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U.S. ambassador to Netherlands calls his own remarks about Muslim no-go zones ‘fake news’

Pete Hoekstra speaks during the Hill Tax Day Rally in Washington, April 16, 2012.
Pete Hoekstra speaks during the Hill Tax Day Rally in Washington, April 16, 2012. Bill Clark/CQ Roll Call

U.S. President Donald Trump‘s pick for ambassador to the Netherlands has been left red-faced after he vehemently denied ever making comments about Islamist “no-go zones” in the Netherlands, calling it “fake news,” before struggling to explain a video clip showing him saying exactly that.

Pete Hoekstra, who takes up his position in January, was being interviewed for Dutch current affairs show Niewsuur when he was asked to explain his past remarks about cars and politicians being set on fire in the Netherlands and the sprouting up of Muslim no-go zones.

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“I didn’t say that,” Hoekstra swiftly replied. “That is actually an incorrect statement. We would call it fake news. I never said that.”

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The reporter then showed Hoekstra a video of him speaking at an event organized by the conservative David Horowitz Freedom Center in 2015.

“The Islamic movement has now gotten to a point where they have put Europe into chaos,” Hoekstra says in the clip.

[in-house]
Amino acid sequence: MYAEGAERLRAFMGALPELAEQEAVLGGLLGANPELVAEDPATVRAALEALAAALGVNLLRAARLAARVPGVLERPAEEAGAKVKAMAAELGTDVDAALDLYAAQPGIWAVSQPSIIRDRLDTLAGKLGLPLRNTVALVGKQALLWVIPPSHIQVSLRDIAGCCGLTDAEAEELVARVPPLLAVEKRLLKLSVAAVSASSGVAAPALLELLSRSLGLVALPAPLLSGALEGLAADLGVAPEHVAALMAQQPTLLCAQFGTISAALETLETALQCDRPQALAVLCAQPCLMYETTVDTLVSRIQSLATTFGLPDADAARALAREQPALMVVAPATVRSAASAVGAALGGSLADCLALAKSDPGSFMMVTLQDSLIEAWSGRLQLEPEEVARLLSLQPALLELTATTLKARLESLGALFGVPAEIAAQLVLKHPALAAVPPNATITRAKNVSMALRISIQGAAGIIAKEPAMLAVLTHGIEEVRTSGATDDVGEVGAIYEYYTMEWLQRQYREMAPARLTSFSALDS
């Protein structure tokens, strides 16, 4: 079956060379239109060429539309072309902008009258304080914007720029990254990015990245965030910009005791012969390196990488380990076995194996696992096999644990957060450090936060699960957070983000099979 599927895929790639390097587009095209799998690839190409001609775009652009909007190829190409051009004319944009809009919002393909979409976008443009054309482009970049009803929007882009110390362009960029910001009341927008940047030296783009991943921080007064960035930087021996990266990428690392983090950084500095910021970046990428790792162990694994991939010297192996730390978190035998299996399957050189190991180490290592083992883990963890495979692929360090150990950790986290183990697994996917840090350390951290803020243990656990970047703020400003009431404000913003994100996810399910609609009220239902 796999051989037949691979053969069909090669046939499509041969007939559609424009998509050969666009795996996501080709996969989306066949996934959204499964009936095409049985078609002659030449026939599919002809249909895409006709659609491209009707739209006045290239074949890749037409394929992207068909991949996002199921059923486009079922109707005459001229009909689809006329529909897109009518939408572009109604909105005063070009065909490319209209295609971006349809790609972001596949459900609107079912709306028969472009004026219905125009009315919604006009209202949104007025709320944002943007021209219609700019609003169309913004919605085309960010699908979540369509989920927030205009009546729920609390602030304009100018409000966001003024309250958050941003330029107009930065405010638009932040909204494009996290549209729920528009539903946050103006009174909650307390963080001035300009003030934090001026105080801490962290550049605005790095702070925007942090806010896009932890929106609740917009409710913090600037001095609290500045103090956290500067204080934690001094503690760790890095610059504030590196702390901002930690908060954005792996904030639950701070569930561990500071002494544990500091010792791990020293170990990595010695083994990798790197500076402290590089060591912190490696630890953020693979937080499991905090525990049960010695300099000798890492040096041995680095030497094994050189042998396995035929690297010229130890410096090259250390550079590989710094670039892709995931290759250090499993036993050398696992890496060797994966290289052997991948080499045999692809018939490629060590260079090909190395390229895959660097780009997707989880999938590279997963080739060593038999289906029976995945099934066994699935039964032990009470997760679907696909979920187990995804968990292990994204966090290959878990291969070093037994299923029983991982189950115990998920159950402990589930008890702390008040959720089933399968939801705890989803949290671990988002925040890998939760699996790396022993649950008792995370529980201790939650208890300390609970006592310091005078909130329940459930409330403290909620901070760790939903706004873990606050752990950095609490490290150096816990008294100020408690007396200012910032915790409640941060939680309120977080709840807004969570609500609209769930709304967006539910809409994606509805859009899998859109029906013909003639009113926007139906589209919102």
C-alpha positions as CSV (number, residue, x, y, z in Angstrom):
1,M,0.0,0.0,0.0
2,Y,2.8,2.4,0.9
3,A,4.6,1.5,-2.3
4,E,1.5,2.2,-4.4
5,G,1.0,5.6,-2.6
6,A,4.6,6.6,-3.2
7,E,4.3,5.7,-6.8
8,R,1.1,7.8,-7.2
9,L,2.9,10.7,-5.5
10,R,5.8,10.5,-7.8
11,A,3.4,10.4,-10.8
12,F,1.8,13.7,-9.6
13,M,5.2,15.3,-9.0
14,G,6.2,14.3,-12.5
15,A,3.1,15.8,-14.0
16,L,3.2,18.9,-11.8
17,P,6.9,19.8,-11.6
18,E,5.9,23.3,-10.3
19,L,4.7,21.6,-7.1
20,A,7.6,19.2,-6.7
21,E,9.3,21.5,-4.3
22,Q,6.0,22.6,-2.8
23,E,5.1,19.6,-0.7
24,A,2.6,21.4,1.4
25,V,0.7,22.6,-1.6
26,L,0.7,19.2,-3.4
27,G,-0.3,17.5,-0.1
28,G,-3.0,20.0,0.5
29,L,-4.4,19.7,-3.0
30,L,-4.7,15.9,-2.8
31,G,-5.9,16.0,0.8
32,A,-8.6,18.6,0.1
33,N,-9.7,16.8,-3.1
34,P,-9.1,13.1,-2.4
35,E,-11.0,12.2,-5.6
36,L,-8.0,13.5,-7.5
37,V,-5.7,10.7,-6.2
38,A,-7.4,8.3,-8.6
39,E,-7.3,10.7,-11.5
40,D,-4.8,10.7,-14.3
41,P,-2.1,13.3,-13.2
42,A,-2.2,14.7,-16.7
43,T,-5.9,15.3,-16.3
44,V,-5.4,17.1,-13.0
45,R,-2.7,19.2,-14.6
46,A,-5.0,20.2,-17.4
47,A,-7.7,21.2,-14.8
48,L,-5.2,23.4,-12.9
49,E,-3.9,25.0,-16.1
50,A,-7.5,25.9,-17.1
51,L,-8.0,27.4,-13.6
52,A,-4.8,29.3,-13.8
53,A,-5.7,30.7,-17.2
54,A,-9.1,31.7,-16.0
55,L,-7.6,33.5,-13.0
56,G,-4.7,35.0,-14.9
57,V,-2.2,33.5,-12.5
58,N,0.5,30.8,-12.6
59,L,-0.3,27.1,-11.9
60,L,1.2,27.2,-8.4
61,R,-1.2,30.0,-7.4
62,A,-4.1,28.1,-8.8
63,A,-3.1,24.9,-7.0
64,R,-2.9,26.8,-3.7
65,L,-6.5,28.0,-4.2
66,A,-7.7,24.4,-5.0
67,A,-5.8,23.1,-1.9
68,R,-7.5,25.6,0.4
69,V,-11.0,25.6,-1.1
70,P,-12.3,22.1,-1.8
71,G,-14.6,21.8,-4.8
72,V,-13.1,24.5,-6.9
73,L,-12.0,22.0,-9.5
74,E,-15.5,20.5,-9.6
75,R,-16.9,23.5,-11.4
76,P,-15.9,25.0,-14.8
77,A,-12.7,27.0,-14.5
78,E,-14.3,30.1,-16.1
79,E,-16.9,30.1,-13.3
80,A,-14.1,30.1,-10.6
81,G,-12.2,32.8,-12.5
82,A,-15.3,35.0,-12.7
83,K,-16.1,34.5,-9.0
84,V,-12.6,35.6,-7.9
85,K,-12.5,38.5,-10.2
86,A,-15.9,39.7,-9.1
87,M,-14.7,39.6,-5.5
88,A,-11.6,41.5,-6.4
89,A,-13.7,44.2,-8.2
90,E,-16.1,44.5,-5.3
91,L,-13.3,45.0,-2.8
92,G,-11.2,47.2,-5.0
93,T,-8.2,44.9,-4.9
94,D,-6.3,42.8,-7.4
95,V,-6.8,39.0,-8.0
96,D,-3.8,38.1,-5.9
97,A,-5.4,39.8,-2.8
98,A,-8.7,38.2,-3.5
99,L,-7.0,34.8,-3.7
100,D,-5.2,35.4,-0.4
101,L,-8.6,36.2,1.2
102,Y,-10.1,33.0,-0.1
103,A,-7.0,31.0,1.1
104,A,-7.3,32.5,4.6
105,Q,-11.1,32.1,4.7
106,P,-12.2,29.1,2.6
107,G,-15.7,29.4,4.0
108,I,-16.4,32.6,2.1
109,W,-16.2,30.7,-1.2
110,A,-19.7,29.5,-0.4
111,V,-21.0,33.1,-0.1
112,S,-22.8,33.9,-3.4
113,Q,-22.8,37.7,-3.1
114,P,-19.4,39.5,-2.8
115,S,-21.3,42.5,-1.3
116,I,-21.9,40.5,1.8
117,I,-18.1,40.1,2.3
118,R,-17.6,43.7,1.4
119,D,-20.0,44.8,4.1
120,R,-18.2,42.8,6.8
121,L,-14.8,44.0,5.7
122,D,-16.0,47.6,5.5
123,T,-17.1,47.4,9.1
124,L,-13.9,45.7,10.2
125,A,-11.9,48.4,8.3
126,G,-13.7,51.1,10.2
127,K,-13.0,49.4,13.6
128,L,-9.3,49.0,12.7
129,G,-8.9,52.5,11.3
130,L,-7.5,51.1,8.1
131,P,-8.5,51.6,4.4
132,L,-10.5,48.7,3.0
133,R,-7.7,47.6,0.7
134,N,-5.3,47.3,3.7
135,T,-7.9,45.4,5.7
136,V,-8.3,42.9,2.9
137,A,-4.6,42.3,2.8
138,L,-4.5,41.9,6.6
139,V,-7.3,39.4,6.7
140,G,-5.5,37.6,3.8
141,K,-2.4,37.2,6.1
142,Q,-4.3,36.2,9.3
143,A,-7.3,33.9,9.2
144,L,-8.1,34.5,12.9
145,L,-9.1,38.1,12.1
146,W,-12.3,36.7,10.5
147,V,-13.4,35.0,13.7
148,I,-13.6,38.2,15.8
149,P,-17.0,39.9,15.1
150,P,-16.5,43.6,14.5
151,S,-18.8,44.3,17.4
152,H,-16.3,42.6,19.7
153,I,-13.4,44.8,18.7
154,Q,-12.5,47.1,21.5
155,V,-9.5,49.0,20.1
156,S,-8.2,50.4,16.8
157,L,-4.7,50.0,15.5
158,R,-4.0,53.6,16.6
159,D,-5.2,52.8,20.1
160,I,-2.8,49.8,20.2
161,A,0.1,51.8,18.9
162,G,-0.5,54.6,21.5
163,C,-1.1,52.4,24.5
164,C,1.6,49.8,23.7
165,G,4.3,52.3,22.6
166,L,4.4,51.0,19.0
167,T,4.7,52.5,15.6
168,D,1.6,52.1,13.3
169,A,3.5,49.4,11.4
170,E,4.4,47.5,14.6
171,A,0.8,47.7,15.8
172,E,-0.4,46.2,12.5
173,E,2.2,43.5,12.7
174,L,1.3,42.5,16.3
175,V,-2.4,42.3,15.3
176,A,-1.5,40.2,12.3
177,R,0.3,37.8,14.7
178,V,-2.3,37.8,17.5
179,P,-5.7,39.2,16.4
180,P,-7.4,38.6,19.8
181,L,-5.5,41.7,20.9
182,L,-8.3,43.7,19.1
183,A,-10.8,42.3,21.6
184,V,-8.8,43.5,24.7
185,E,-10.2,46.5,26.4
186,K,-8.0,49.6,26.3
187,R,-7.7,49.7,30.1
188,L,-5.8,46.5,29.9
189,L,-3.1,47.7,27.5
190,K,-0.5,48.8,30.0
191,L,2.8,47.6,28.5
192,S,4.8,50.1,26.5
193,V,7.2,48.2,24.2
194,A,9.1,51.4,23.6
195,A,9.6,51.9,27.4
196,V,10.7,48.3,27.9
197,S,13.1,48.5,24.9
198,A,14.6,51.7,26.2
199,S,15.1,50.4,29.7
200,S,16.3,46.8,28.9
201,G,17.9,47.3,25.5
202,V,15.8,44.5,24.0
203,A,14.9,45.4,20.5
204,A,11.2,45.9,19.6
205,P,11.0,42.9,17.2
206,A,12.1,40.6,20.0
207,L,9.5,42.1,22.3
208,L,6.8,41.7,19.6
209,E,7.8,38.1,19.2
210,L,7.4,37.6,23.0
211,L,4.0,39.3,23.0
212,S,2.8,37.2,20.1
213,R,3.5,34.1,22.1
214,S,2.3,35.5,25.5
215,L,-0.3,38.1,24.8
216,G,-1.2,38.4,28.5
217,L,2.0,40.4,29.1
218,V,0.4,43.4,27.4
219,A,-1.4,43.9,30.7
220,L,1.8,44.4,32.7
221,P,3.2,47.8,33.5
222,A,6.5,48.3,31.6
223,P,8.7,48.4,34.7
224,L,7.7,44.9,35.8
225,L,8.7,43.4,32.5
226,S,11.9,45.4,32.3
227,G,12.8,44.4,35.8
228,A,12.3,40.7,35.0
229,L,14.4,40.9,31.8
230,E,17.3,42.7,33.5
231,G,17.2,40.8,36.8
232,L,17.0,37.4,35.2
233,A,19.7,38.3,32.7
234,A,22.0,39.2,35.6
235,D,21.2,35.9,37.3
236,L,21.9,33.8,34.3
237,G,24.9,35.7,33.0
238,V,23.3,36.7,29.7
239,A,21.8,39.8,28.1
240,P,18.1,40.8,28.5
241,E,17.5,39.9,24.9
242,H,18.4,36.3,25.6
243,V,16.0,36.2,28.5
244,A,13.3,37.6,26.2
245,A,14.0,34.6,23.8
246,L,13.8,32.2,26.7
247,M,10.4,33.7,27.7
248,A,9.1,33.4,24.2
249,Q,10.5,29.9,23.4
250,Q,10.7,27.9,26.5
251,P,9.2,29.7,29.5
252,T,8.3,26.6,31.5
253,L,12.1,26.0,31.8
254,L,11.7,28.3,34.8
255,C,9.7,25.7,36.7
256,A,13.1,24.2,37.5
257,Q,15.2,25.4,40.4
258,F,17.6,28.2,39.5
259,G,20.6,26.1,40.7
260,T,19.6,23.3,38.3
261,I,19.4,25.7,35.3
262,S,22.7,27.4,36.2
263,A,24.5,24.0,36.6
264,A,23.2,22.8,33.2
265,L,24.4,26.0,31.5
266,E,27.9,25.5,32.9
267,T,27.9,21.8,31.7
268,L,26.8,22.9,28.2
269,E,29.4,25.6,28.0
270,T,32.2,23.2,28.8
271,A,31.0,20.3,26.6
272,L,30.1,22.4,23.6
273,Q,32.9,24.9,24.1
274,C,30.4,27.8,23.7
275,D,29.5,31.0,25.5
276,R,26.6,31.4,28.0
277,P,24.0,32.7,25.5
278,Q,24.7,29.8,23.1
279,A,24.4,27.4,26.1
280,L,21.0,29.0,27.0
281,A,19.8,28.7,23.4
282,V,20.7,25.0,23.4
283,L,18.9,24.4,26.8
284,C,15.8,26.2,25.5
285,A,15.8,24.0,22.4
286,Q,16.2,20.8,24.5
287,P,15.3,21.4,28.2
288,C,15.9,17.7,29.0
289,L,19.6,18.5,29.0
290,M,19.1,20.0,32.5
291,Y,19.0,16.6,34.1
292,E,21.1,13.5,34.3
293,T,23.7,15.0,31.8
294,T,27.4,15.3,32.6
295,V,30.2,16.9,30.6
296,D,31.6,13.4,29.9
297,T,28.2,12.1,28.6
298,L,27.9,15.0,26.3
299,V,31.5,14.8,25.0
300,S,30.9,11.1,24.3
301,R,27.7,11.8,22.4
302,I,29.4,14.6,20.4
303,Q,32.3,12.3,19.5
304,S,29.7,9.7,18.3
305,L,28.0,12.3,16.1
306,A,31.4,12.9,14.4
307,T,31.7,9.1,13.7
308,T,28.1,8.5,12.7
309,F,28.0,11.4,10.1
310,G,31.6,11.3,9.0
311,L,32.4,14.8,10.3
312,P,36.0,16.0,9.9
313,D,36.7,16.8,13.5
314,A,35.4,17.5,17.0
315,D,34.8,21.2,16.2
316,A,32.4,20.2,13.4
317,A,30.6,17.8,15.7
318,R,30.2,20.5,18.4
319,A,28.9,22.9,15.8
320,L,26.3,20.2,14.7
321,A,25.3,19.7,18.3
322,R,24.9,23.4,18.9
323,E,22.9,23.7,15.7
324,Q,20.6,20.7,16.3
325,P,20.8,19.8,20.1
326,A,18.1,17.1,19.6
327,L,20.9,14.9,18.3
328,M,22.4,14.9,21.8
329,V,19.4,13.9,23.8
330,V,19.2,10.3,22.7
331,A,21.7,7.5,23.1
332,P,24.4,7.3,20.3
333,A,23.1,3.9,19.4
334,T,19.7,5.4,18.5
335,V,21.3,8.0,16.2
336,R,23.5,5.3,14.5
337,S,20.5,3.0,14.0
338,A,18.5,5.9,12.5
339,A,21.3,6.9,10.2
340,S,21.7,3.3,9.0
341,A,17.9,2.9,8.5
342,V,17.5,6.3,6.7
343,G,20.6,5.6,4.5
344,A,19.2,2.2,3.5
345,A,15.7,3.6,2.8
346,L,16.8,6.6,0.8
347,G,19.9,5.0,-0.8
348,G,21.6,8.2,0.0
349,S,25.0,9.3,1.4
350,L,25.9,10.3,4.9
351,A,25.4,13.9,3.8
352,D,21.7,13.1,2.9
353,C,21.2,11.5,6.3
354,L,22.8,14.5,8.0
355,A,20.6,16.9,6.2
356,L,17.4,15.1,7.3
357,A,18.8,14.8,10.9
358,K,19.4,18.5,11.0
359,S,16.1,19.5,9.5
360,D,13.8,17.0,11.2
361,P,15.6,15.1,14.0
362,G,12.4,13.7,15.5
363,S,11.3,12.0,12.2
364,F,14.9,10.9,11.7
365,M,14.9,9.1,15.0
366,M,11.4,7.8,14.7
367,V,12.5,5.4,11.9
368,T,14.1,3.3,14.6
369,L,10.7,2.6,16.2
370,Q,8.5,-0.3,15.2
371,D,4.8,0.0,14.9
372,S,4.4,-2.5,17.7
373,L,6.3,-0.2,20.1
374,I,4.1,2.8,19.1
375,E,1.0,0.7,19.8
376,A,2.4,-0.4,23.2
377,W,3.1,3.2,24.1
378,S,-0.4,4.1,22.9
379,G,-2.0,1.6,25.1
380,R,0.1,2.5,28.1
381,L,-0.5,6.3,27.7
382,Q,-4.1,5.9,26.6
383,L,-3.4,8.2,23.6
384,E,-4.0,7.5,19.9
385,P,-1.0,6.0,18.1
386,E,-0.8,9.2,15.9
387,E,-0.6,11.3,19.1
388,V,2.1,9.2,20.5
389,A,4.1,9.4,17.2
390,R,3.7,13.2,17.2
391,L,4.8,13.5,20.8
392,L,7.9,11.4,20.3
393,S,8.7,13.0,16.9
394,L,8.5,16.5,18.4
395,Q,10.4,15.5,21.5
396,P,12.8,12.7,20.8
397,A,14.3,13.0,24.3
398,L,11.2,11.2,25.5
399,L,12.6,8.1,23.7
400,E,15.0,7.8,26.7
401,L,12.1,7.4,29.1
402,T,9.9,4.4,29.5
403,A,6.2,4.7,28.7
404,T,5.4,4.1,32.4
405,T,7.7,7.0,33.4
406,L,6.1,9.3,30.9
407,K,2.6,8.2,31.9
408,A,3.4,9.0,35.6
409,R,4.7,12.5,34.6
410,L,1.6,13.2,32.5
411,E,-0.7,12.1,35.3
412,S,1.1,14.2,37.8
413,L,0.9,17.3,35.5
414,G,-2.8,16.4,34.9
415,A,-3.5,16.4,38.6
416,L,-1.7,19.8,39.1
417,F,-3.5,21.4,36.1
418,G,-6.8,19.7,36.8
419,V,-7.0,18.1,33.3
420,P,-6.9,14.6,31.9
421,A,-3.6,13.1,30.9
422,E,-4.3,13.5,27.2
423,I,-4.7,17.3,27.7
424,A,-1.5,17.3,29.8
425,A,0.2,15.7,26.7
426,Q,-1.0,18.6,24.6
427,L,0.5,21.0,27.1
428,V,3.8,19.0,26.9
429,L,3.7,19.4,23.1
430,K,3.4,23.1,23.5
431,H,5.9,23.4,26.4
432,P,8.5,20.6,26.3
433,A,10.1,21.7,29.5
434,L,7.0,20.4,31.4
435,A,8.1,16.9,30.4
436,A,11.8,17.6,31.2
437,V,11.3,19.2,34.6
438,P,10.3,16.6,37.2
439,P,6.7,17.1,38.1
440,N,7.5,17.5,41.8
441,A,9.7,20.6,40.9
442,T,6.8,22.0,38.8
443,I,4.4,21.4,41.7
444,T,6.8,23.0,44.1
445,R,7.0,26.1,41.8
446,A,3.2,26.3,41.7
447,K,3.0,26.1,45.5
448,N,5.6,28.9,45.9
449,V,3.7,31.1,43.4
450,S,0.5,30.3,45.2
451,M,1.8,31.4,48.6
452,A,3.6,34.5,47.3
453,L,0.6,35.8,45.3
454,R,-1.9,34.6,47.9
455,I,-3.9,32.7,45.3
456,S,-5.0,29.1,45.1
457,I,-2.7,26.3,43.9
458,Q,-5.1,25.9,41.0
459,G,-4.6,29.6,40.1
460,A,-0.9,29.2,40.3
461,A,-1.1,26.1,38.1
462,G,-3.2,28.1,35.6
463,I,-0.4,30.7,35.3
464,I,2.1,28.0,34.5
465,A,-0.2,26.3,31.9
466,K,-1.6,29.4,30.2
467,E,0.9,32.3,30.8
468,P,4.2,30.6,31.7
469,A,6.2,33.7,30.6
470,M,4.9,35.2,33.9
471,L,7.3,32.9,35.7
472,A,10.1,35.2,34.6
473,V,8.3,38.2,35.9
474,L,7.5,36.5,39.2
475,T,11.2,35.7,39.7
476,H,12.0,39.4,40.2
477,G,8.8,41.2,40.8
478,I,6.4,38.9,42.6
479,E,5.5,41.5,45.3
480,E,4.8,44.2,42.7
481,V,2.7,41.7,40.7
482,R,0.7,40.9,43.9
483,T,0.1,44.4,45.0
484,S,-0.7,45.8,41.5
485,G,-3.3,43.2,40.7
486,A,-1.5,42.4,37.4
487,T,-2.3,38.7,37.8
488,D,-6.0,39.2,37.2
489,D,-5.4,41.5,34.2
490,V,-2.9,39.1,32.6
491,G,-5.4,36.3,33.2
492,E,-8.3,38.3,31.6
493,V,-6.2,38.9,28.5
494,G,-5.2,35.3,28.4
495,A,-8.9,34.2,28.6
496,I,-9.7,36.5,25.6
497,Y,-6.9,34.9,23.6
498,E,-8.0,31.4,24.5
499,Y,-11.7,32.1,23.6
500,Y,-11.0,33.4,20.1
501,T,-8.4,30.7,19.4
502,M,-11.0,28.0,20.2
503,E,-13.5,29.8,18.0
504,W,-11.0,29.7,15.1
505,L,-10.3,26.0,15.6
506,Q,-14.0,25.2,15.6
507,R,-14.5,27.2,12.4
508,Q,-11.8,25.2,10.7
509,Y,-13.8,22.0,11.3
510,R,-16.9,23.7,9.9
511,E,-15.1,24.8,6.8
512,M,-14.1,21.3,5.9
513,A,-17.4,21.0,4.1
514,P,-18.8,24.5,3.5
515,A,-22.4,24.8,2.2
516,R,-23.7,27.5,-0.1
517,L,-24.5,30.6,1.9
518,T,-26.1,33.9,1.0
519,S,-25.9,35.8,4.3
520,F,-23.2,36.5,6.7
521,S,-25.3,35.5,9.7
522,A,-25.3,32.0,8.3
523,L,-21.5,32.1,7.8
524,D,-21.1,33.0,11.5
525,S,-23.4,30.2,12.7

“Chaos in the Netherlands, there are cars being burned, there are politicians that are being burned — and yes, there are no-go zones in the Netherlands.”

After being shown the clip, Hoekstra was asked to explain his previous “fake news” comment.

“I didn’t call that fake news. I didn’t use the words today,” Hoekstra said. “I don’t think I did.”

The idea of no-go zones holds that there are lawless Islamist neighbourhoods in Europe where Sharia law is imposed, and non-Muslims aren’t permitted.

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Earlier in the interview, Hoekstra discussed his religious beliefs, saying that they offered a very “enabling and progressive message,” before reiterating his staunch opposition to gay marriage and abortion.

Hoekstra, who was born in the Dutch city of Groningen, served as Trump’s campaign manager in Michigan, and previously served as chair of the House intelligence committee.

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